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East Hanover New Jersey Elder Law Blog

How can a qualified income trust be used in Medicaid planning?

To be eligible for Medicaid benefits in New Jersey (referred to as Long Term Services and Supports), a person's income and resources cannot exceed a certain dollar amount annually. However, does this mean that a person must be impoverished before they can begin receiving LTSS? Not necessarily.

If a person's gross monthly income exceeds the maximum limit allowed, then it may be possible to funnel the extra income into a qualified income trust, thus allowing them to apply for LTSS. A QIT is a trust that utilizes a dedicated bank account in which any excess income over the monetary limit is deposited. The funds in a person's QIT account will not be included as income for the purposes of Medicaid eligibility. Social Security benefits and pension income can be placed in a QIT. A person can choose all or some income to be placed in their QIT, but at least all of one source of income (such as a pension) must be placed in the QIT.

Long-term care needs should not deplete your hard-earned assets

While sometimes people in New Jersey make plans for a potential stay in a nursing home well before they need such care, many times a person's admission to a long-term care facility occurs due to a sudden illness or disability. When this happens, the person's family may fear that all their loved one's assets will be handed over to the facility to pay for their care.

This fear is not unfounded. Medicare may pay for rehabilitation and therapy, but, once that care ends, a nursing home resident will be considered a custodial patient and Medicare will no longer cover the cost of their nursing home stay. A 24/7 nursing home stay can cost upwards of $144,000 a year, meaning that a person's lifetime wealth can be utterly extinguished in a matter of years. Medicaid may be an option for paying for a stay in a long-term care facility, but a person must reduce their financial resources to a mere $2,000 before they are eligible for Medicaid benefits.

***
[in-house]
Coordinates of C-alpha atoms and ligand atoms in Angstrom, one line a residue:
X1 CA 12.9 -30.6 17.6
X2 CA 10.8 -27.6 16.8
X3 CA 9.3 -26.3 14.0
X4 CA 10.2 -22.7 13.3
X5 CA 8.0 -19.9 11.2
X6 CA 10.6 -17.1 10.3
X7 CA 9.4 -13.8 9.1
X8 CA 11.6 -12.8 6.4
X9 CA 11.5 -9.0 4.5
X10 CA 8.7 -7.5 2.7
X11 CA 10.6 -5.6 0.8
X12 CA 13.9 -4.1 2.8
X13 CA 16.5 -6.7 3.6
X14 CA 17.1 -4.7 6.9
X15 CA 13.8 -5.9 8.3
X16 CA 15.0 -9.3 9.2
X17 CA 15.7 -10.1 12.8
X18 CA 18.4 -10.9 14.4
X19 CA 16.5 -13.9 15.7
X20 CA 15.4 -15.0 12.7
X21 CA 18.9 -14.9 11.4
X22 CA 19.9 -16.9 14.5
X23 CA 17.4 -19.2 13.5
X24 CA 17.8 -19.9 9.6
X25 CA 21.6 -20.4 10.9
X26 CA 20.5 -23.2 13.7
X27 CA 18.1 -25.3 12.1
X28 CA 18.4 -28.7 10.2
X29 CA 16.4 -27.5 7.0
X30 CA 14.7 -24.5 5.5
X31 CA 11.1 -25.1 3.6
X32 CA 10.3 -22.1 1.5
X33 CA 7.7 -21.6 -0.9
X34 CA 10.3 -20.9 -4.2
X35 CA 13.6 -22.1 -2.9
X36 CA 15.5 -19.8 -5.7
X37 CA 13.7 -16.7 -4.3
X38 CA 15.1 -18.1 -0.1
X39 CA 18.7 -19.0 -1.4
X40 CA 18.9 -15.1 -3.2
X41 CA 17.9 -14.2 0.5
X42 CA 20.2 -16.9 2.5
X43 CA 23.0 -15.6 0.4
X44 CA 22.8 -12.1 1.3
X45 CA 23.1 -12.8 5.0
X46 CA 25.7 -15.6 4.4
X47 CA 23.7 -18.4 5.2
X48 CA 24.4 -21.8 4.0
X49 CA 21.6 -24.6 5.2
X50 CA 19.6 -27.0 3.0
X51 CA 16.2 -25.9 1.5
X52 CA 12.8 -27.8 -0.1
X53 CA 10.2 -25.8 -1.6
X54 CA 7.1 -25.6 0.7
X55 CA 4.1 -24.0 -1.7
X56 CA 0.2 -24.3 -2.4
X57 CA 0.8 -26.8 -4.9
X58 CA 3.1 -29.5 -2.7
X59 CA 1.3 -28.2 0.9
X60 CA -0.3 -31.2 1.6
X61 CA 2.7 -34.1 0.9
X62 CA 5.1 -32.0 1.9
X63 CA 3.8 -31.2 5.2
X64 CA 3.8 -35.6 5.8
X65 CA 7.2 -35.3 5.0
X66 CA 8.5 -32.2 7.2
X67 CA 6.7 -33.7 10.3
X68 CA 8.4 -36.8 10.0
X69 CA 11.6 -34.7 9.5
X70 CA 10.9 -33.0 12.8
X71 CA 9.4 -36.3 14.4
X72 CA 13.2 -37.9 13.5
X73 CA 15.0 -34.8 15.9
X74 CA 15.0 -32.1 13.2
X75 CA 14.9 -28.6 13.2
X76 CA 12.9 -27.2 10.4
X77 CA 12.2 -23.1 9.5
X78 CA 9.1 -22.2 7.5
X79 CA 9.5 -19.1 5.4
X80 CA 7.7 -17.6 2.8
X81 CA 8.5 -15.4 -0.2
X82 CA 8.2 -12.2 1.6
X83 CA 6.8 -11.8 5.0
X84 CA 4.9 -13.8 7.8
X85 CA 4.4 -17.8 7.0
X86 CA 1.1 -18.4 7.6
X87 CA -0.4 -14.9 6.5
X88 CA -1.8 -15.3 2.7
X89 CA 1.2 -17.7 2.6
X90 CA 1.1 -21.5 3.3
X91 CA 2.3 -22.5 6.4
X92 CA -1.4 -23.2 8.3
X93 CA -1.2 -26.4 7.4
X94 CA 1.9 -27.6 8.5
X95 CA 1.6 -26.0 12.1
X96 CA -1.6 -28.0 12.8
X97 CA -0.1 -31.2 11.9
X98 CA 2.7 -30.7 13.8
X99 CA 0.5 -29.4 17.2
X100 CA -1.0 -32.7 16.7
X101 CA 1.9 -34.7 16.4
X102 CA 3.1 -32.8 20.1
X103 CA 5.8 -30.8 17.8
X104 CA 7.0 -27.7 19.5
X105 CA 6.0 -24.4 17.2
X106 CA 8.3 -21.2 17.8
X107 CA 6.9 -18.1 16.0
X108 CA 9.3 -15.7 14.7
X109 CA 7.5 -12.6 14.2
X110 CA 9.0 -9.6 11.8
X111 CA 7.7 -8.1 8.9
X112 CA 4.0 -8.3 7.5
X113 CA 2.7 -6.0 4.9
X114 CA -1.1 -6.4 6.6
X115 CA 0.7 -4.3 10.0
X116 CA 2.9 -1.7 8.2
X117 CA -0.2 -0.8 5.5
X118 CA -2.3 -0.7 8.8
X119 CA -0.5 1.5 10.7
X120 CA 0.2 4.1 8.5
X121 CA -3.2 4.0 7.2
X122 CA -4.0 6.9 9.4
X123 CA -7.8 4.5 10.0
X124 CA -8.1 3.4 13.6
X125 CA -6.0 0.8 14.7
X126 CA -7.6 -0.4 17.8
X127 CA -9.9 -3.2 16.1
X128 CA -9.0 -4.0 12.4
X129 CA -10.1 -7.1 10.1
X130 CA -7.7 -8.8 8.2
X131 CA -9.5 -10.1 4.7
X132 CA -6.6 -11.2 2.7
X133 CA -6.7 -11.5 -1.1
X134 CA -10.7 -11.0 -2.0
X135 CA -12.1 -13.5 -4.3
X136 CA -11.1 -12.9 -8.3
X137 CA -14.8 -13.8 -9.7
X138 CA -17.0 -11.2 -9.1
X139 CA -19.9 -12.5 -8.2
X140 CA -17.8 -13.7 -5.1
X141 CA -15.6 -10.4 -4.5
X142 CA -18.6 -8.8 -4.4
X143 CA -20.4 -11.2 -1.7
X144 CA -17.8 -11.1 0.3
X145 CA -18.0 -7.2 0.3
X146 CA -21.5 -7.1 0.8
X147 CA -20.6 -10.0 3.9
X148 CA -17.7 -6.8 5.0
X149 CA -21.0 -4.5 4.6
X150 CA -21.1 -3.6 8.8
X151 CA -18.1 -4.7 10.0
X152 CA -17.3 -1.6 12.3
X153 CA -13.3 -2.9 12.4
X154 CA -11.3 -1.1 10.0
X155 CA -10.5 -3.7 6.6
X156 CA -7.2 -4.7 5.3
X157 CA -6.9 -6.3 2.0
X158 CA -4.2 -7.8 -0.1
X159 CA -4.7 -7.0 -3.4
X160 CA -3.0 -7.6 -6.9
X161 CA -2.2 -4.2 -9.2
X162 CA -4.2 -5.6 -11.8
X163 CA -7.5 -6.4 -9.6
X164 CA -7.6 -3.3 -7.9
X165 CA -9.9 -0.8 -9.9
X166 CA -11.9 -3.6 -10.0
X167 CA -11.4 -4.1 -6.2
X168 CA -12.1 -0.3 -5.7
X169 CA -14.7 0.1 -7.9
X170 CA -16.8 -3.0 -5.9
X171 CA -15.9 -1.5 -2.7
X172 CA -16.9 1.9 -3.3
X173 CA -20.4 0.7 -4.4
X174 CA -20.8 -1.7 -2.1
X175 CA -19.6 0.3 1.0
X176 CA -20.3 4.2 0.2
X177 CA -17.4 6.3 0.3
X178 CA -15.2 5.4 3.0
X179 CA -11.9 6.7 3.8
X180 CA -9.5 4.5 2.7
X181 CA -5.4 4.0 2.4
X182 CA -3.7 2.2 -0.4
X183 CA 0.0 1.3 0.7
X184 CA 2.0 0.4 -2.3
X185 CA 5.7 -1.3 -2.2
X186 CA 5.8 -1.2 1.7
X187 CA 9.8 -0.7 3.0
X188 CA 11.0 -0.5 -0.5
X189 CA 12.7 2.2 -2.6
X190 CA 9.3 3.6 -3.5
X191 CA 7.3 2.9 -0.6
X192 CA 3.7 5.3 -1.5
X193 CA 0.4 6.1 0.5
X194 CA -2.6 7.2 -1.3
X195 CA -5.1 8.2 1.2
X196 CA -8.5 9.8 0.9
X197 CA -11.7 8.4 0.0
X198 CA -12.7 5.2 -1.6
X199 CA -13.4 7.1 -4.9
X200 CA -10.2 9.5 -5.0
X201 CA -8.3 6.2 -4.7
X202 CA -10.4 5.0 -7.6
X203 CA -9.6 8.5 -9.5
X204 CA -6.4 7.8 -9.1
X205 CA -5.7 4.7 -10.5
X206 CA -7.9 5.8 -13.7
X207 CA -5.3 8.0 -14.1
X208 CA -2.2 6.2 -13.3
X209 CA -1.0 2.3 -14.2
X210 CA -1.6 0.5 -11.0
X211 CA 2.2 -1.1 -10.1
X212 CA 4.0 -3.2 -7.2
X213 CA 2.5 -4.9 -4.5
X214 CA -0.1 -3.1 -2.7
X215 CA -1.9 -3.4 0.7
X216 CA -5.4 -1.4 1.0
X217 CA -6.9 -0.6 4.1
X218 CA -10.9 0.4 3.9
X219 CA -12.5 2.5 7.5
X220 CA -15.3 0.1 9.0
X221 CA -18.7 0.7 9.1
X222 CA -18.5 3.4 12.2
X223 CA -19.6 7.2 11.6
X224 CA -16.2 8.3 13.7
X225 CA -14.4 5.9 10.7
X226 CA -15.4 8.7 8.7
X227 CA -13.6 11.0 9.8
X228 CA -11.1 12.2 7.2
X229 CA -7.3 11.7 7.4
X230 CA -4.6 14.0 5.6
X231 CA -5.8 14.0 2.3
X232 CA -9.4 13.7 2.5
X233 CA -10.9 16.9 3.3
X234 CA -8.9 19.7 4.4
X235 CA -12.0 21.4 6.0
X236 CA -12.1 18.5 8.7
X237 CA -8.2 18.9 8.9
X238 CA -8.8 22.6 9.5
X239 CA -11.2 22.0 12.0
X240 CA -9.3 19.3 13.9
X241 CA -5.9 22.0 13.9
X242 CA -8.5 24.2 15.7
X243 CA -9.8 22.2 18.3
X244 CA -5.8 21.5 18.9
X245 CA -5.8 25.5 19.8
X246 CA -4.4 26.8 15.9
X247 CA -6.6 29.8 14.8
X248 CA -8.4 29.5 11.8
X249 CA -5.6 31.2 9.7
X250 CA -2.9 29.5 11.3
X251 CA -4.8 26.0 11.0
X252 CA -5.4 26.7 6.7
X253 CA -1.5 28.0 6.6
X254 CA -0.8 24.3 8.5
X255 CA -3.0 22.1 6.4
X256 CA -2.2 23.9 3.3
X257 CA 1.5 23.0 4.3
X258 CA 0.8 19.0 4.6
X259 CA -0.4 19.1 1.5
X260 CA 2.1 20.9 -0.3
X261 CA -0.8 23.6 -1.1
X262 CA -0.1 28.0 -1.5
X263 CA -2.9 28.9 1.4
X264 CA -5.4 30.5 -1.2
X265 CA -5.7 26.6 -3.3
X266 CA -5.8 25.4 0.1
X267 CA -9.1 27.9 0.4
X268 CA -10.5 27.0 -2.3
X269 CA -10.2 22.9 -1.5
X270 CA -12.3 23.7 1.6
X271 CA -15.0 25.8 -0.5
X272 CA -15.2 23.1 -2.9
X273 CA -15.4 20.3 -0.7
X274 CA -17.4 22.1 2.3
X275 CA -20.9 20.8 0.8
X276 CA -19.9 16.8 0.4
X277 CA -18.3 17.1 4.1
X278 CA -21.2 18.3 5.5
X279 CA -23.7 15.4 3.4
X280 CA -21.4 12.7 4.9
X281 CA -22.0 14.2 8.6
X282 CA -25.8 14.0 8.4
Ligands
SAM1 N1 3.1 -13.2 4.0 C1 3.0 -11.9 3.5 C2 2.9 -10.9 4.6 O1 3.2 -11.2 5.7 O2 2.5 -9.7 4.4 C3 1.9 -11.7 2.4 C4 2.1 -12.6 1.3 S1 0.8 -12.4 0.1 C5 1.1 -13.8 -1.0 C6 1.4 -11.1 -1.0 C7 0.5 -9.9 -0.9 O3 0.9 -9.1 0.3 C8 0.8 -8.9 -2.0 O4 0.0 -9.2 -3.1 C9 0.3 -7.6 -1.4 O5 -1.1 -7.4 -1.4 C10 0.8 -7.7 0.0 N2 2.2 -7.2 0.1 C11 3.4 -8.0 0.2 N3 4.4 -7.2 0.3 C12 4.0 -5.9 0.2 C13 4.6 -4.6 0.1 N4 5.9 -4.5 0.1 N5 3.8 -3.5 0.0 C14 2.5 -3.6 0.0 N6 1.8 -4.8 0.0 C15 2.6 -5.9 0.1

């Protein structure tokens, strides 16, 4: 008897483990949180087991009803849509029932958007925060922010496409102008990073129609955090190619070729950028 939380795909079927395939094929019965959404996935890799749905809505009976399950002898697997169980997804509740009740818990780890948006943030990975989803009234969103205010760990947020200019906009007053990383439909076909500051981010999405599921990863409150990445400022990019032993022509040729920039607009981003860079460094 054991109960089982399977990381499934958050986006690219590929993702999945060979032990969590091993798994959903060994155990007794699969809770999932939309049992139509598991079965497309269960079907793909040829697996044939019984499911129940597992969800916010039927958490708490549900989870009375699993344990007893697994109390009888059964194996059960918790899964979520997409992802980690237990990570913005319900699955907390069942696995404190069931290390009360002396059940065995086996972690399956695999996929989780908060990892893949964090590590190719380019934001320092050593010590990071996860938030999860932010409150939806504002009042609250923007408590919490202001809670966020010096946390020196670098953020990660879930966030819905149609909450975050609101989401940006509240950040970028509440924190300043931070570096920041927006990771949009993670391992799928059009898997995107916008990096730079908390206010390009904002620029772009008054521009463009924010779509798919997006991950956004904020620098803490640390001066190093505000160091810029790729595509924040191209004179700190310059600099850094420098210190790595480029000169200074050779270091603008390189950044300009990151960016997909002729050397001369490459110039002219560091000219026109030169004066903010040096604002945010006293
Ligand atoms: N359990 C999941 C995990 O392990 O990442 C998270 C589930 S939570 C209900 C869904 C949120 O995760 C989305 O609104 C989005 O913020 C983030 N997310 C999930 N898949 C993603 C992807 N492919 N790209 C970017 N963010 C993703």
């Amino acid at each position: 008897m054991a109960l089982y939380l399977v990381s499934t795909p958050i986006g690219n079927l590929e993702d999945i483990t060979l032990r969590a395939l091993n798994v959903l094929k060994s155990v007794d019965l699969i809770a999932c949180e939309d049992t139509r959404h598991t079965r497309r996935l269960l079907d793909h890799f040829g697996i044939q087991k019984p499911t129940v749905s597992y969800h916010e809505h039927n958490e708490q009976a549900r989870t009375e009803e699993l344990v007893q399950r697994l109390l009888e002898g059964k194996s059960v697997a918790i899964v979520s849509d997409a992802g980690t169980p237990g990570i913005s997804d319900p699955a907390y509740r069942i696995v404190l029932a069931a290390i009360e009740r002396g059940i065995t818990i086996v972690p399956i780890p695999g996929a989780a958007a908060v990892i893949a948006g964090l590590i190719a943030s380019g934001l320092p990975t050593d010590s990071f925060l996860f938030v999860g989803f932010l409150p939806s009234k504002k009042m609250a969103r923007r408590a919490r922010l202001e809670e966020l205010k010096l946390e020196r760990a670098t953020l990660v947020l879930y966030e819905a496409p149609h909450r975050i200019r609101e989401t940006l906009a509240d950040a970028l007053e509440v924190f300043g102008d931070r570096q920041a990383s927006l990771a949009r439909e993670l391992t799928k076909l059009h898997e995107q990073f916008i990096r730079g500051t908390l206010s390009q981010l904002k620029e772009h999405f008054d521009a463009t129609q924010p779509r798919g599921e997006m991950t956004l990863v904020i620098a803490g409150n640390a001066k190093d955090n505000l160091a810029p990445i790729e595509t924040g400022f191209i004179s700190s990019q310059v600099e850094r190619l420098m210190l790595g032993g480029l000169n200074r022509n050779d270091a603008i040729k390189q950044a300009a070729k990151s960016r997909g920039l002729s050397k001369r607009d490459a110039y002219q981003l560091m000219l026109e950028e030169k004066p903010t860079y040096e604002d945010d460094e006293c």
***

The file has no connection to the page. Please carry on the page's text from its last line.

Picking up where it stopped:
Misunderstanding the Medicaid program in New Jersey

As medical advancements extend lives, it can be both a blessing and a concern. More families are dealing with care decisions for elders. The sad day may come when one partner can no longer care for the other due to advanced Alzheimer's or dementia.

The accelerating price increases of senior care centers add another layer of stress to adult children trying to navigate complicated programs. They may even receive incorrect information several times from wrong departments while attempting to get help. Younger caregivers are seldom prepared to run the Medicaid obstacle course.

How can Medicaid planning address 'estate recovery'?

Under federal and New Jersey law, once a Medicaid beneficiary dies, the government recovers funds from the deceased's estate for any services the deceased received after age 55 that were paid for using Medicaid benefits. This is known as "estate recovery."

For estate recovery purposes, a person's estate can include assets, such as their house, bank accounts, trusts, stocks and any other pieces of real or personal property. If the asset is to pass on to the deceased's survivors, it is still part of the deceased's estate.

Guardianship of an estate is not necessary in every situation

Parents of adult children with a disability or adult children of an elderly parent may be concerned that their loved one is unable to handle their personal and financial affairs on their own. If a person is incapacitated, guardianship may be sought if no other alternative exists. New Jersey law recognizes two types of guardianship: guardian of the person and guardian of the estate. While the guardian of the person is responsible for care planning for the incapacitated person, the guardian of the estate is responsible for their financial affairs. Since guardianship in New Jersey is viewed as a last resort, it is important to understand when guardianship is not needed.

Today, we will focus on guardianship of the estate. If an incapacitated person has an estate, then it is possible that a guardian will need to be appointed. An estate can include income from earnings, pensions, investments and stocks and bonds, as well as other valuable assets. Managing these assets is a significant responsibility.

Don't wait until it's too late to address elder law issues